It’s not that the dialect itself is easier. It’s that you had a head start.

A Good Private Dialect Coach

A Good Private Dialect Coach…

…understands and respects your craft.

…is honest with you about how long the process of mastering a dialect really takes.

…can help you determine which dialects will be the most marketable for you.

…will adjust their teaching style to suit your abilities and strengths.

…will help you stay motivated when the going gets tough.

…will tailor written and recorded materials specifically for you.

… will spend at least as much time preparing materials and lessons for you as they will in actually meeting with you.

…can demonstrate, describe, and transcribe or chart the sounds they are teaching you.

…provides a level of training that no group class or commercially available dialect CD can ever achieve.

… has a true love of language and while they can’t possibly know everything there is to know about every dialect, language or word on this planet, they will happily help you find the answers you need to perform your job with excellence.

Dialect Myth du Jour – Dialect Coaches Speak Many Languages

MYTH: A dialect coach speaks many languages fluently.

Probably not.

It certainly isn’t a requirement for superb work.

In simplest terms, a dialect coach’s job is to ‘help one person sound like another.’ This entails being able to analyze a particular ‘sample’ of spoken language and then guide another person (most typically an actor) in hearing, duplicating, and ultimately integrating the components of that ‘sample’ seamlessly into their work. The job demands a keen understanding of how a particular set of words (the script) needs to be spoken (for authenticity and accuracy) rather than an ability to converse fluently in a foreign language.

There are of course times when a coach will need to have a firm grasp on basic elements of a particular language in order to deliver a good product, but rarely will this require fluency.

Accent Reduction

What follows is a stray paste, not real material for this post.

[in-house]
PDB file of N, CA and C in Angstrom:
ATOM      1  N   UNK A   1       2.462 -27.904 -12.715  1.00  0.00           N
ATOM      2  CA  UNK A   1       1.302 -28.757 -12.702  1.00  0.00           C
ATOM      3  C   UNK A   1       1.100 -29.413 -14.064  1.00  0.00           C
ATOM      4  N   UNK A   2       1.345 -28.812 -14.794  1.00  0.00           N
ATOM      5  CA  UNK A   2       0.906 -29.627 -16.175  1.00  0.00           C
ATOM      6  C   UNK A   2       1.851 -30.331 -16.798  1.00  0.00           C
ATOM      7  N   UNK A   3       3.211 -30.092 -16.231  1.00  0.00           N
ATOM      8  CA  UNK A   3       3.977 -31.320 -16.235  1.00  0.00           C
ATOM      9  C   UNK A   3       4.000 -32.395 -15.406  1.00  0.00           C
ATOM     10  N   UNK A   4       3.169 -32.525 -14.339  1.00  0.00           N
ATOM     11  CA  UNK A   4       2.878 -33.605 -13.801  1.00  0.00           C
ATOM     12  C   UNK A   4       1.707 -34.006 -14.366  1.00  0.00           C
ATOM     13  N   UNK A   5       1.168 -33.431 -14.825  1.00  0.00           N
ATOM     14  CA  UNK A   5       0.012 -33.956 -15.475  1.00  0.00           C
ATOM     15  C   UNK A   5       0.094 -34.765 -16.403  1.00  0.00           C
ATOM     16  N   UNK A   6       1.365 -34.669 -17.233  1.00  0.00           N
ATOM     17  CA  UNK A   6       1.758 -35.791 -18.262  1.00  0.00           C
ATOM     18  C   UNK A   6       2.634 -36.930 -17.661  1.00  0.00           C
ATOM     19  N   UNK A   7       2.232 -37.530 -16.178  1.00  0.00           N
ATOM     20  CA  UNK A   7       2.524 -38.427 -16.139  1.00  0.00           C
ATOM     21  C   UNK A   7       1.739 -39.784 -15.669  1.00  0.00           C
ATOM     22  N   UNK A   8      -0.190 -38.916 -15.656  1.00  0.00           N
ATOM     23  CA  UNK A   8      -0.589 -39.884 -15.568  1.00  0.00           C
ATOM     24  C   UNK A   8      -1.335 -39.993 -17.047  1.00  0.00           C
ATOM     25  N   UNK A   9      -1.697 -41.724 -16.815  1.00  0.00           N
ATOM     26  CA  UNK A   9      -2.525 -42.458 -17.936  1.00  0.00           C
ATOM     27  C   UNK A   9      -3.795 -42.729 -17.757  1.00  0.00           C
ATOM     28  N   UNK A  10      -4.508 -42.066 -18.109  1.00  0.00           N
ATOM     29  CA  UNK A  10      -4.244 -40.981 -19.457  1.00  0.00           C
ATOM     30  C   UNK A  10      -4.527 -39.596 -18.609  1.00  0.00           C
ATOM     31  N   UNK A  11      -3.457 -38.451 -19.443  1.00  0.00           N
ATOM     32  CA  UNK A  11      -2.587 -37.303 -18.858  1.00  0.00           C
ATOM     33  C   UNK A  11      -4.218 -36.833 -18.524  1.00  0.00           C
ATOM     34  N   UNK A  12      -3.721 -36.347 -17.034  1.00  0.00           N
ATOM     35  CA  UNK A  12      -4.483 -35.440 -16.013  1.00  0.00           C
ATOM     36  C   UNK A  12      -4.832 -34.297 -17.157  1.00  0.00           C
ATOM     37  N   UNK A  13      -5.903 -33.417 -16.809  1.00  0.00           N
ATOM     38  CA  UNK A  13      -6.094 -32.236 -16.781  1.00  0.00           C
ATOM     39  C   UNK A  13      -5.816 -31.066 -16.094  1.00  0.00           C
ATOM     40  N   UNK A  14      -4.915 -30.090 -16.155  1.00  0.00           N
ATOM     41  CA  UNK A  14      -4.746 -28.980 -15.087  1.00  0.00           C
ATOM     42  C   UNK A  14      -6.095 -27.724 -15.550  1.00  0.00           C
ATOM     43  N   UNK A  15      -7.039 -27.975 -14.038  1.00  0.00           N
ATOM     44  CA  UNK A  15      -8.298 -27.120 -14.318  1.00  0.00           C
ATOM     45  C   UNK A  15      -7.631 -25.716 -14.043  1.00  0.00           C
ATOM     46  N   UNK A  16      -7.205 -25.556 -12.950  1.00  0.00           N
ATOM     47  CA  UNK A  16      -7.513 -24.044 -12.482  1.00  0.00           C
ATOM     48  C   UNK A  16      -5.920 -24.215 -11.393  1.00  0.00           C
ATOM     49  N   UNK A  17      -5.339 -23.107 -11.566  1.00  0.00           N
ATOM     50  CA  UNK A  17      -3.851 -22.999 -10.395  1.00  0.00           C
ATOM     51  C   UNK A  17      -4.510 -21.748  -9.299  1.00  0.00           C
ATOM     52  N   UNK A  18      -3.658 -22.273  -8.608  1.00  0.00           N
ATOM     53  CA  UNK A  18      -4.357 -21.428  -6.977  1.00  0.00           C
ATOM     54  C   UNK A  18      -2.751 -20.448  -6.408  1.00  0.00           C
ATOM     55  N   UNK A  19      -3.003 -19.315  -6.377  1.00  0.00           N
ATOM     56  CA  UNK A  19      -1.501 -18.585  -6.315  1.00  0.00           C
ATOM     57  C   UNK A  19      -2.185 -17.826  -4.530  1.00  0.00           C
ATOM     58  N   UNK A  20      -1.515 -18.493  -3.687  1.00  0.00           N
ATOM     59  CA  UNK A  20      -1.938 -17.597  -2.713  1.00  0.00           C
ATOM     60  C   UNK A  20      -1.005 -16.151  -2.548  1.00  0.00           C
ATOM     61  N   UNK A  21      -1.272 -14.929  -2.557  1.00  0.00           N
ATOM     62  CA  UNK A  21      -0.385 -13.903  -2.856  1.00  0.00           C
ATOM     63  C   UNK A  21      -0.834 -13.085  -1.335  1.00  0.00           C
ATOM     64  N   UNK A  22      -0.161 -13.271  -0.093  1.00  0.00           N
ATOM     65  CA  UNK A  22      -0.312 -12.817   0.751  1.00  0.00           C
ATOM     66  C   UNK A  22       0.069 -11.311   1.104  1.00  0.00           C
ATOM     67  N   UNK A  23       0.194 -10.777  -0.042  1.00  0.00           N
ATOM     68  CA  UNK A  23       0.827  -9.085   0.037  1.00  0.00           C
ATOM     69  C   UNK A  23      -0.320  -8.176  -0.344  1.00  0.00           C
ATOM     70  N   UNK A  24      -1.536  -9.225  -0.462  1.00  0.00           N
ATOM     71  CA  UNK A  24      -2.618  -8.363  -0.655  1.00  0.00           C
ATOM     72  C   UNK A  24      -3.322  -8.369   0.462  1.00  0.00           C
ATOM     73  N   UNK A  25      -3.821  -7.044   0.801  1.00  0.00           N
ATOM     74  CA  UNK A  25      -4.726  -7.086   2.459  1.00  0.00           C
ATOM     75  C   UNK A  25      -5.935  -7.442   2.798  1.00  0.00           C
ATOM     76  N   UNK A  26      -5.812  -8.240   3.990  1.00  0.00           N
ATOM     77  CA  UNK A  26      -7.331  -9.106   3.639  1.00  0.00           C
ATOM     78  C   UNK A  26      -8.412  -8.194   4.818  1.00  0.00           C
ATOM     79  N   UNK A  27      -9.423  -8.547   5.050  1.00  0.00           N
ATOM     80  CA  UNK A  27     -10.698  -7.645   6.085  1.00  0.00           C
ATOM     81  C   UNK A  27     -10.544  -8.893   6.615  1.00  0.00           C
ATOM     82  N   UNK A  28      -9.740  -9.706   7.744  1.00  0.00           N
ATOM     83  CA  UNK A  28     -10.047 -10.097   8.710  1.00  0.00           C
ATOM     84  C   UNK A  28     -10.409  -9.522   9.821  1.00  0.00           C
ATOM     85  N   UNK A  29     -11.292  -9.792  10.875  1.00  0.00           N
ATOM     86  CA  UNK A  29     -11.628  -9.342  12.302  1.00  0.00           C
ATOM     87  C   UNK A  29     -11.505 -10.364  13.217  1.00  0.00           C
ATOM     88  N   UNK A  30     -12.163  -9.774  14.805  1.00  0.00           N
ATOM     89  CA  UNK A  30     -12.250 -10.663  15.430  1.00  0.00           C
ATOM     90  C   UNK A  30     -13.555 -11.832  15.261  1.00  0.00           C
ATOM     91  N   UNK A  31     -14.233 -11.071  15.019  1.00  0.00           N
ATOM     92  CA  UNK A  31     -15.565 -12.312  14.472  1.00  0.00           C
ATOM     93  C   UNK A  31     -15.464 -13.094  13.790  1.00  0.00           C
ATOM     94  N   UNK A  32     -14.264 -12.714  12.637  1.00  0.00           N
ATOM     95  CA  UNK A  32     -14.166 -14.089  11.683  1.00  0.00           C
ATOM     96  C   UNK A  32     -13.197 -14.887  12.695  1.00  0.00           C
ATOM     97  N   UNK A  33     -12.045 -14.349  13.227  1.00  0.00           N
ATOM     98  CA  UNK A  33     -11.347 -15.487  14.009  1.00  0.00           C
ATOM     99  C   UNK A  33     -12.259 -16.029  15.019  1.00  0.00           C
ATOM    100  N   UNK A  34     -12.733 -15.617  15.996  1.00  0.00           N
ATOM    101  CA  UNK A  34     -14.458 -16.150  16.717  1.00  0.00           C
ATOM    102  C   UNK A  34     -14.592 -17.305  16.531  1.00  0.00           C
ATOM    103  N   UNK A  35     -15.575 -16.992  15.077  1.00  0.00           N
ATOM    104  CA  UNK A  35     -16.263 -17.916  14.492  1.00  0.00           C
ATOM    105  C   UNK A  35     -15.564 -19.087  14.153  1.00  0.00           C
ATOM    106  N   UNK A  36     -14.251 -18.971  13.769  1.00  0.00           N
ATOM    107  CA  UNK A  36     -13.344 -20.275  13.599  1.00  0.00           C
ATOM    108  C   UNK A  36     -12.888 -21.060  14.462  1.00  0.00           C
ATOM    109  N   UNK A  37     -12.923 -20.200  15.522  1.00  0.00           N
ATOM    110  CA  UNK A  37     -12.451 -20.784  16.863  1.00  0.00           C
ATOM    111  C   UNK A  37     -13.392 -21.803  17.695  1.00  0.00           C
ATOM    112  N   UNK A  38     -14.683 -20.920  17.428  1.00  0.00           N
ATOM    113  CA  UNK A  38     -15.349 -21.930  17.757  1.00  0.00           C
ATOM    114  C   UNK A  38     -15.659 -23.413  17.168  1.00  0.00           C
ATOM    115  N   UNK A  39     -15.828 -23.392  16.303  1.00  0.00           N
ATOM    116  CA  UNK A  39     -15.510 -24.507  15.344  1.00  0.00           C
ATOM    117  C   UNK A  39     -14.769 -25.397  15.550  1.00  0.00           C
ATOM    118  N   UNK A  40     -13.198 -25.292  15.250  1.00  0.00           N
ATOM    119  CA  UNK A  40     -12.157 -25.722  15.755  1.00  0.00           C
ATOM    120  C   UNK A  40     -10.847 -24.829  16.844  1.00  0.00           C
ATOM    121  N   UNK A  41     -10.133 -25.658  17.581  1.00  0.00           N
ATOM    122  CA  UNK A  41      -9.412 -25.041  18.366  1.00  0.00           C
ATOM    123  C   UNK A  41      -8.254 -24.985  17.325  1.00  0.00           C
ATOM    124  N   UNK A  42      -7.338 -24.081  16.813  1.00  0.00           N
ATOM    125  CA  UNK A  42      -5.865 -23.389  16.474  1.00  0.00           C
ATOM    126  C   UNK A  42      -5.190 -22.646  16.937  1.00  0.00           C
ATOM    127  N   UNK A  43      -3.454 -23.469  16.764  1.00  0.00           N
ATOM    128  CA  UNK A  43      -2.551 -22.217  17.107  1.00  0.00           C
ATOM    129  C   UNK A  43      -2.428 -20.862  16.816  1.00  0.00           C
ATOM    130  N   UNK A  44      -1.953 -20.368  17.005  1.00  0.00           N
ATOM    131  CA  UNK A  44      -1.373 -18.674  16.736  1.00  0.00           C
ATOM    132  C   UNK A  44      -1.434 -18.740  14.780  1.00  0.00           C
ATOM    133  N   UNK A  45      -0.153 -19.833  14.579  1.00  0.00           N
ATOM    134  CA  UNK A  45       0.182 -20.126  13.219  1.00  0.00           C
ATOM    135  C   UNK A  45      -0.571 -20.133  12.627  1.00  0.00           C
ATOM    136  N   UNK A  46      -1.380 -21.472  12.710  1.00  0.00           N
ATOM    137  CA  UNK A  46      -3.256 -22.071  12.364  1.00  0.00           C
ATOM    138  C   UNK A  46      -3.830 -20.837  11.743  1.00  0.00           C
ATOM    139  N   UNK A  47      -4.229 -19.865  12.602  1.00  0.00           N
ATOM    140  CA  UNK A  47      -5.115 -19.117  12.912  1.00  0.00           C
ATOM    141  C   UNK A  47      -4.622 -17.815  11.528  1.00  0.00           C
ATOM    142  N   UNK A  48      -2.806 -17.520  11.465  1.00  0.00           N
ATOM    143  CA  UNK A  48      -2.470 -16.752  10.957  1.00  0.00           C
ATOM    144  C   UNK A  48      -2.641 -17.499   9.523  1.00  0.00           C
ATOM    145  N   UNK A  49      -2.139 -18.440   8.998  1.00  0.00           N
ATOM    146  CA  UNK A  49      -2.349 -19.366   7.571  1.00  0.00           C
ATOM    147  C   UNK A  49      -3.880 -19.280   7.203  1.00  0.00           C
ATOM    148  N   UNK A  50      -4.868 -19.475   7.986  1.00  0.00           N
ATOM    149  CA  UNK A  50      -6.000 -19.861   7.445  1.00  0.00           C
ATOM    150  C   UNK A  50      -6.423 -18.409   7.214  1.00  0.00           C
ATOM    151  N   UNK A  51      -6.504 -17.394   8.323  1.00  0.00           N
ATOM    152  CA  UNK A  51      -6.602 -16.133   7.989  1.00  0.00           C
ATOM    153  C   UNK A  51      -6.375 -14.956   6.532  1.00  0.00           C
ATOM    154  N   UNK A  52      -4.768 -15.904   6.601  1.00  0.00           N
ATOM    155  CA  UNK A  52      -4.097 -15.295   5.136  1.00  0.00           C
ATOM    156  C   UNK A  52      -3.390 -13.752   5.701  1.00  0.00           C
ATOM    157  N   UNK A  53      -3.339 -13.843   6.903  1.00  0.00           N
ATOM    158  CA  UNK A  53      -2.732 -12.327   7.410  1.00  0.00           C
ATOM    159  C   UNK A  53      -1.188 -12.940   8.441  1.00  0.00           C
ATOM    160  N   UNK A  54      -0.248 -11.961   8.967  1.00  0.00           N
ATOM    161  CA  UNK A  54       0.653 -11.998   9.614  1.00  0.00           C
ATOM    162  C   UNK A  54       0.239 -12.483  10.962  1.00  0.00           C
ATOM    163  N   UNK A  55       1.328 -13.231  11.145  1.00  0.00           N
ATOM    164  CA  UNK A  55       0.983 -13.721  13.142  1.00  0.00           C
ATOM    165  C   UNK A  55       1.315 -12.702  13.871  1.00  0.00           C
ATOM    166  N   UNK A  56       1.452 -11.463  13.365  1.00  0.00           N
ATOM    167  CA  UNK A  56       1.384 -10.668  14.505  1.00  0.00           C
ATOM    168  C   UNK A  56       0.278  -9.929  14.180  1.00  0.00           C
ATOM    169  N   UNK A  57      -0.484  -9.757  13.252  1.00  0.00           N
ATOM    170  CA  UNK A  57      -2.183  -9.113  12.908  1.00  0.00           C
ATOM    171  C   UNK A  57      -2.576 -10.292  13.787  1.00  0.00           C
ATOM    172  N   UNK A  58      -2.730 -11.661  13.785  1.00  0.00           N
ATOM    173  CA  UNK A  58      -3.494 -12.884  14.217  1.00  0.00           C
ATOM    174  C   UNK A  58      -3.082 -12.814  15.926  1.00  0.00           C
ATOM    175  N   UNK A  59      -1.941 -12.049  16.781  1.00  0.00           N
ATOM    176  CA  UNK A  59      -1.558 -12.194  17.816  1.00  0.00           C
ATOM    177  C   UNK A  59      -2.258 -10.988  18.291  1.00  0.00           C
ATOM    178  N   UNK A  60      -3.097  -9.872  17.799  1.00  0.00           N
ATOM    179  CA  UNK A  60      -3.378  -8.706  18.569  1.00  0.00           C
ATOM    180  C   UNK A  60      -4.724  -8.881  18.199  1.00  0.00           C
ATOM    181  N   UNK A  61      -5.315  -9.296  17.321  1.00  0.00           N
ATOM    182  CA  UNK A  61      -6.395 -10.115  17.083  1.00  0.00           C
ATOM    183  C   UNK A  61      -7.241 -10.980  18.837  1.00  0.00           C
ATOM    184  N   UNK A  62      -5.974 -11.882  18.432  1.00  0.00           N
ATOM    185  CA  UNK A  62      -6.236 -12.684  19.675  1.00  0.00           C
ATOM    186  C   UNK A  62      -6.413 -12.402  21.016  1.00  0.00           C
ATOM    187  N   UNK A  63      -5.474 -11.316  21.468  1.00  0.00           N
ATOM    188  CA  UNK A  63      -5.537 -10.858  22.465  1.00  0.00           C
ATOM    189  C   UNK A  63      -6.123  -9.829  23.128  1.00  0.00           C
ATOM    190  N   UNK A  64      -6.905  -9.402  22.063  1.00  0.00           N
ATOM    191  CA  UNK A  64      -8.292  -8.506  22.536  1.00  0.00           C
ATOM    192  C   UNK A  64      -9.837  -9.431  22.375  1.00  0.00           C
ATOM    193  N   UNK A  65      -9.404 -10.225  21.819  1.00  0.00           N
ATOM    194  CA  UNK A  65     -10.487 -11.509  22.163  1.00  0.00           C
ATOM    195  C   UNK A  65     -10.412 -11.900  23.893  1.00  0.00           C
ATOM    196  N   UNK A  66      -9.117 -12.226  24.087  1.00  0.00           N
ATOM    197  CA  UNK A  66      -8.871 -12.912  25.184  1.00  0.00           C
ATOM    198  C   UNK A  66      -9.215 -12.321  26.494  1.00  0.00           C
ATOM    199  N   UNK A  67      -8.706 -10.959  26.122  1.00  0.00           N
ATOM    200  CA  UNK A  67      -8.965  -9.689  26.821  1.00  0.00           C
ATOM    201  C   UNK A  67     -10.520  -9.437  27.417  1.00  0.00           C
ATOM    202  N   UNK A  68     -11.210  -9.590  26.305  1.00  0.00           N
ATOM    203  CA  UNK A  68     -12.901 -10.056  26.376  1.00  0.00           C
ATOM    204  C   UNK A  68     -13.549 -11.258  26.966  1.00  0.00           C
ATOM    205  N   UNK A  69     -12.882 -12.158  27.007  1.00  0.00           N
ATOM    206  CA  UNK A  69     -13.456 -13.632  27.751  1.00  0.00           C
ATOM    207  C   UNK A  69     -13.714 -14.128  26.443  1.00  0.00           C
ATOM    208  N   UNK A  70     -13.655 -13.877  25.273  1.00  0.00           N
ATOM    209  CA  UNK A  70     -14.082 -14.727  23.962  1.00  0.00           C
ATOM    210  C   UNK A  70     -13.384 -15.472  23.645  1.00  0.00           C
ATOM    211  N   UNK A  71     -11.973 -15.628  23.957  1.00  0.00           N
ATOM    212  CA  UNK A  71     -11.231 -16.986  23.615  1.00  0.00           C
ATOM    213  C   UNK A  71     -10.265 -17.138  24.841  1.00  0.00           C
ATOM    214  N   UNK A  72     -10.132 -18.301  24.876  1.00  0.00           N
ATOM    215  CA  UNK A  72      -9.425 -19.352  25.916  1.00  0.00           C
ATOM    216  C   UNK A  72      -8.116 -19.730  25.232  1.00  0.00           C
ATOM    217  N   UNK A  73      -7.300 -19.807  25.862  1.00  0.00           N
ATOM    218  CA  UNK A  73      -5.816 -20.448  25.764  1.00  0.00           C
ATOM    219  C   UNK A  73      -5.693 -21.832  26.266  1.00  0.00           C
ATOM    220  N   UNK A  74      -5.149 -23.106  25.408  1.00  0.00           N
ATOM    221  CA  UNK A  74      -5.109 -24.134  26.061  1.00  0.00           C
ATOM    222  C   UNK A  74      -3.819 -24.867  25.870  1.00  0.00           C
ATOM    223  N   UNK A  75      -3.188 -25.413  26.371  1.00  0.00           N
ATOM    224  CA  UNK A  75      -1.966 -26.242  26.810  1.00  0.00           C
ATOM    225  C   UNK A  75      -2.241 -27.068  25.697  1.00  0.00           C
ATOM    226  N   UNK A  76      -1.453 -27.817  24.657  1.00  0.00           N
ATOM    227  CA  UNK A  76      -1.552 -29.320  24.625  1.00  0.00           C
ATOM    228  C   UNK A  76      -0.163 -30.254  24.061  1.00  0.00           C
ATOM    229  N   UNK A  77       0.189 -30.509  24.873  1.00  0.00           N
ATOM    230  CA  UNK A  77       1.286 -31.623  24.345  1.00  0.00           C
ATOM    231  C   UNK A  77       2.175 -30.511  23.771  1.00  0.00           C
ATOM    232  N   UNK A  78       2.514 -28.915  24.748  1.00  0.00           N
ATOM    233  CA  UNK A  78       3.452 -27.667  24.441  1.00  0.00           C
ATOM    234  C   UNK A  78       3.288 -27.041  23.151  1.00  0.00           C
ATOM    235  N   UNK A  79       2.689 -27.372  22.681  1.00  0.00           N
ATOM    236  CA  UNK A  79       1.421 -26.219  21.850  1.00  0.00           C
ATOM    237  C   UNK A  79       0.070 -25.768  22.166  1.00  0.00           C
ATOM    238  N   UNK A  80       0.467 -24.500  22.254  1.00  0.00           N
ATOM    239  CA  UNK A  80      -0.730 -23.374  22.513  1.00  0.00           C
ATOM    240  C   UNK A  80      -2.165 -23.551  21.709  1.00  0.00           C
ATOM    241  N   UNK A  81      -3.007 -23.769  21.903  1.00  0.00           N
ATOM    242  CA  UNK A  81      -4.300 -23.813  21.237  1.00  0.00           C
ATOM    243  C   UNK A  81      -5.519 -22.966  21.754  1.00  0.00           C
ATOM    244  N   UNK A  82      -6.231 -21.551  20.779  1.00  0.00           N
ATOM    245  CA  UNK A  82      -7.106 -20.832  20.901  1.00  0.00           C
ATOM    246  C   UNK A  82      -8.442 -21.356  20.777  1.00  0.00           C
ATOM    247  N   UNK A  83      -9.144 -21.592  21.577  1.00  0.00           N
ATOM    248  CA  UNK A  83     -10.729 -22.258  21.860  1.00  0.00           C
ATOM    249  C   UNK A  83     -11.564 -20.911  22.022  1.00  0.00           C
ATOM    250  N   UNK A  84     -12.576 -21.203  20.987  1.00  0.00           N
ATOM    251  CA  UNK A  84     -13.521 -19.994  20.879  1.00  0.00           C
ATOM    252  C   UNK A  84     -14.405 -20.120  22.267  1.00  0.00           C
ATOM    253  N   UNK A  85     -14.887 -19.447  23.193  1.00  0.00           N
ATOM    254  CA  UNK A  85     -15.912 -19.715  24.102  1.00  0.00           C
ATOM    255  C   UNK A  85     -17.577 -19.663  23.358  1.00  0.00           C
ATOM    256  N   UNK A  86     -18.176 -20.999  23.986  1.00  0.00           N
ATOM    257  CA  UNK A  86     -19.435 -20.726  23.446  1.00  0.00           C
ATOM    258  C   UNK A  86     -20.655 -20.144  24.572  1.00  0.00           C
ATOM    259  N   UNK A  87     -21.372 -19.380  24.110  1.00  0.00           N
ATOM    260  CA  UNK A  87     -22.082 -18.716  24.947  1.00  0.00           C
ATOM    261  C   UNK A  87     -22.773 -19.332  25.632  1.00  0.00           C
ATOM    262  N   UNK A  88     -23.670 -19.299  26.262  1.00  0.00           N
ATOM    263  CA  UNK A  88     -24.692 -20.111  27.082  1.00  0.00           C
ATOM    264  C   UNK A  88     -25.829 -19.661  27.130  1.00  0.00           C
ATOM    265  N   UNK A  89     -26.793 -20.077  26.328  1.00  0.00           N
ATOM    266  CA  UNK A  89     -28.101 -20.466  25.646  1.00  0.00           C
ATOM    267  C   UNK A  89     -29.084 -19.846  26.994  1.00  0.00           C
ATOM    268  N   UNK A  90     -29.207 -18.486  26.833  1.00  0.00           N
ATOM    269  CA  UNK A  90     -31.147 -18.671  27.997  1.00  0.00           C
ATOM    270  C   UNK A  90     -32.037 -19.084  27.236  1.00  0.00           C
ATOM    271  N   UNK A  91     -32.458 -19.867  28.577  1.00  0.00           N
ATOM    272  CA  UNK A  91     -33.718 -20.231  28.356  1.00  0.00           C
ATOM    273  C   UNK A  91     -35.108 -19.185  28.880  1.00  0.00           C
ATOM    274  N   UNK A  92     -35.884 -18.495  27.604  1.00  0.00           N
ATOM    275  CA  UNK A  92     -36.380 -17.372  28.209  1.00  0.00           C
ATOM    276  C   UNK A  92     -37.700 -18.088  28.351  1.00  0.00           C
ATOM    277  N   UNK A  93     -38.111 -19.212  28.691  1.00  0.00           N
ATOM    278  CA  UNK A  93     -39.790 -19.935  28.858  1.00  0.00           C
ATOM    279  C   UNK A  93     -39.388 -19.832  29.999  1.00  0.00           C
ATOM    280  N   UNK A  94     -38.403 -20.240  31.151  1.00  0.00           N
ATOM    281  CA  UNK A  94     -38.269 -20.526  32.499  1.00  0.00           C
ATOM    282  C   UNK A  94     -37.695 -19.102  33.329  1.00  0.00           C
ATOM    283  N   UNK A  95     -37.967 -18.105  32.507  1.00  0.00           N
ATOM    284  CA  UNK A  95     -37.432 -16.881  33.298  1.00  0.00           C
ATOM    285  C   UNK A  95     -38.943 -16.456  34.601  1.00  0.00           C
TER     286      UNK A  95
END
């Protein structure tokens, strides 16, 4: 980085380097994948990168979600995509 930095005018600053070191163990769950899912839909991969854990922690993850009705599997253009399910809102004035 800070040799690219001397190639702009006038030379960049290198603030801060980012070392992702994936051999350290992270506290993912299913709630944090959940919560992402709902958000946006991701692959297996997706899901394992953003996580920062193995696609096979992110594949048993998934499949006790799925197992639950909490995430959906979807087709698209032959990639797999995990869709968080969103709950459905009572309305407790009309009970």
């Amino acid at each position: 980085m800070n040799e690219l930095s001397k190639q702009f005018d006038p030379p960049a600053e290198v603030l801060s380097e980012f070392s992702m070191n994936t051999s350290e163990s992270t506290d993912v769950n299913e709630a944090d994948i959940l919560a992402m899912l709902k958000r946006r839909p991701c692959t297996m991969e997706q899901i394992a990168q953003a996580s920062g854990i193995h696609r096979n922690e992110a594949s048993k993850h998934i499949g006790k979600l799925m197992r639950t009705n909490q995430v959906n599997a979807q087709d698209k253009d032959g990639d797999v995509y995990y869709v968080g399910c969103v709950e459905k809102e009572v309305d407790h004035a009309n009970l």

If you live in Los Angeles (or nearly any major metropolitan area) you’ve seen the handmade signs stapled to telephone poles that say ‘Lose Your Accent!’ or ‘Accent Reduction!’ followed by a phone number where you can purchase lessons.

But guess what?

There is no such thing as ‘Accent Reduction.’

Learning to speak in an accent other than the one you arrived at naturally is an acquired skill. It is something that is added to your list of abilities, not something that erases an ability you already possess.

Think of it this way—when you were a little kid, and you learned how to skip or to jump, did you give up walking? Did the skipping or jumping ‘erase’ your ability to walk? Of course not. You walked when it made sense to walk, and skipped or jumped for enjoyment or to get over an obstacle. To this day you still know how to walk, skip, and jump and you use each of them as they seem most appropriate.

Even if it were magically possible that learning a new accent could ‘erase’ the one you naturally have, as an actor why on Earth would you want to do that? It would only make you eligible for fewer roles.

For the record, the appropriate term for learning a new accent is ‘Accent Acquisition.’

That said, please forgive your agent, manager, or acting coach if they toss around the term ‘Accent Reduction.’ They’ve probably just read a whole lot of telephone poles…

Dialect Myth du Jour- A Light Dialect Is Easier to Learn

MYTH: It’s easier to learn just the ‘flavor’ or ‘hint’ of a dialect than it is to learn the ‘real’ dialect.

I hear this from inexperienced directors all the time: “I am not too worried about the dialects for this production. I’m really just looking for the actors to capture the ‘flavor’ of the dialect…So if you could give the cast one or two pointers, maybe suggest some films they could watch…that’s all we really need.”

When I hear this, as a dialect consultant my heart hurts because I know from experience that every actor involved in that production is going to be negatively affected by this director’s misconception. It’s nearly guaranteed that the acting work will suffer as the actors struggle to ‘find’ this ‘flavor’ the director has imagined and ultimately the actors (not the naïve director) will take the blame in the reviews for having ‘distracting’ or ‘poor’ dialects.

The plain truth is, a dialect is a dialect. (An accent is an accent.) It doesn’t matter how ‘heavy’ or ‘light’ you or anyone else perceive it to be. If you wish to be convincing, no matter how ‘light’ or ‘heavy’ the accent, you will still have to make conscious, consistent changes to your speech pattern, be 100% intelligible, and feel absolutely natural while doing it.

To accomplish this, the same amount of work is required no matter what.

…If someone tries to tell you otherwise, keep in mind that they’re probably not the ones whose performance will be captured forever on film…